Saturday, March 22, 2008

So did Tibet swing the Taiwanese election? - The Result

The sequel to last night's post, Will Tibet swing the Taiwanese election? ...

The Result (3/22/08): In the end, the answer to that last question was no. Ma and the Nationalists won their landslide victory after all.
Ma Ying-jeou, a Harvard-educated lawyer and former Taipei mayor from the Nationalist Party, won by a convincing margin. [....] With all votes counted, Mr. Ma prevailed 58.45 percent to 41.55 percent and Mr. Hsieh quickly conceded defeat. [....]

Both parties’ polls showed an increasingly close race in the final days of campaigning, in contrast with the last polls by media organizations nearly two weeks ago, which showed Mr. Ma ahead by 20 percent. But in election day interviews, voters echoed Mr. Ma’s stance that closer relations with the mainland and its fast-growing economy represent the island’s best hope of returning to the rapid economic growth it enjoyed until the late 1990s.

Jason Lin, a 41-year-old interior designer, said as he left a polling place in Taipei that he had always voted for the Democratic Progressive Party until this year and remains a member of the party. But he crossed party lines to vote for Mr. Ma on Saturday because he was convinced that Taiwan’s economic survival depended on closer ties.

“If we don’t get into China’s market, we are locked into our own country,” he said. [....]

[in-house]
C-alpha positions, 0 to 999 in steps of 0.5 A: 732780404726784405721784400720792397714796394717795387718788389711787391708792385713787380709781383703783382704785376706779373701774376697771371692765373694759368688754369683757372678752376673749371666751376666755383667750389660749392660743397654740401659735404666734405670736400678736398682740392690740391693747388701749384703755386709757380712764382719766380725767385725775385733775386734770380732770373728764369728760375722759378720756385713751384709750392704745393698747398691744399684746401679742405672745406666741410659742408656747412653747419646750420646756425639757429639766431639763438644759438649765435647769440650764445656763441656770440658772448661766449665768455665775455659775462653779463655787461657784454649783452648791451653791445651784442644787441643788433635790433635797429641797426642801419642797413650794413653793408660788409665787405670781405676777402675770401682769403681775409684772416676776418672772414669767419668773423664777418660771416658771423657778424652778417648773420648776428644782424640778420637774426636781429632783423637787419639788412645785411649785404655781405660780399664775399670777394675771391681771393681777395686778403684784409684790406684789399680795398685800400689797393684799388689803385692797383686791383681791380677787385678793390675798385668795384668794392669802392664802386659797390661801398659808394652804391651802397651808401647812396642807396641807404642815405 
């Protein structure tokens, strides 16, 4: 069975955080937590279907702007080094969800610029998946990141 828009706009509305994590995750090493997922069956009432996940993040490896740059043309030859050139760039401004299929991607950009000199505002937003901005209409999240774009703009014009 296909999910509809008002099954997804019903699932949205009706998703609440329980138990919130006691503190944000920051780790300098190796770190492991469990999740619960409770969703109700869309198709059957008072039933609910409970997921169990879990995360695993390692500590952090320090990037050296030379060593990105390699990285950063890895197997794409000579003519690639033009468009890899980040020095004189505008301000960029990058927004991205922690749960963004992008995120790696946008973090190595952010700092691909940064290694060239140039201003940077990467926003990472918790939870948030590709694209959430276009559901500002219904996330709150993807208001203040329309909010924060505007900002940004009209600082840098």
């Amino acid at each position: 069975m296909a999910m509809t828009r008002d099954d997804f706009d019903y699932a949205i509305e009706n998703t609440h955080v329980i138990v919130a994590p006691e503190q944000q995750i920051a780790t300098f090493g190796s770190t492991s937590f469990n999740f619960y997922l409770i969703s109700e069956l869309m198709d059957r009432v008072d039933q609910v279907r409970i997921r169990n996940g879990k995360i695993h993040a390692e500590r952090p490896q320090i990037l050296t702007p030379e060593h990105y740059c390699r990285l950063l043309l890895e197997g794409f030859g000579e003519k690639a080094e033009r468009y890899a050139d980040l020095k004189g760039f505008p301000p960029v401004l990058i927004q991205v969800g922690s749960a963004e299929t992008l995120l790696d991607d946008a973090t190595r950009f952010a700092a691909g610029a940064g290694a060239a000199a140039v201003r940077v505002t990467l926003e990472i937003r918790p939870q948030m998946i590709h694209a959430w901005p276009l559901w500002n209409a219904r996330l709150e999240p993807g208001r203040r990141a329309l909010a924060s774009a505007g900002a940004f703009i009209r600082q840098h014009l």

Two controversial referendums, calling for Taiwan to apply for membership in the United Nations, also fell well short of passage. [....]
Ma and the Nationalists appear to have convinced a lot of 'native' Taiwanese that they would do a better job of promoting Taiwan's long-term economic interests, both domestically and in terms of relations with China. But Ma also seems to have gone out of his way to convince voters that he would not simply be a patsy for China, and apparently he did that with some success.
Mr. Ma has taken a more cautious approach to the mainland [than previous Kuomintang candidates--JW], attending annual vigils for those killed during the Tiananmen Square killings in Beijing in 1989 and denouncing the mainland’s repression of the Falun Gong spiritual movement over the past decade. During the campaign, he ruled out any discussion of political reunification while calling for the introduction of direct, regularly scheduled flights to Shanghai and Beijing and an end to Taiwan’s extensive limits on its companies’ ability to invest on the mainland.

Chinese government officials had no immediate response to the election results on Saturday evening, but had made little secret of their hope that he would win.

“China has a love-hate relationship with Ma — when I visited China last November, they criticized Ma a lot, and then asked me to vote for Ma,” said Yen Chen-Shen, a political scientist at National Chengchi University.
Actually, Ma's victory is probably a source of satisfaction to both the Chinese and the US governments. The last thing the US government wants is for the Taiwanese to upset China, so they have become increasingly irritated with the DPP. But if Ma does his job, he is likely to do things that will irritate both Beijing and Washington, too.

Overall, whatever one thinks about the outcome of this particular election, it is hard to avoid reflecting that Taiwan seems to have developed a surprisingly stable and mature democratic polity--all things considered--in a pretty short time.

--Jeff Weintraub

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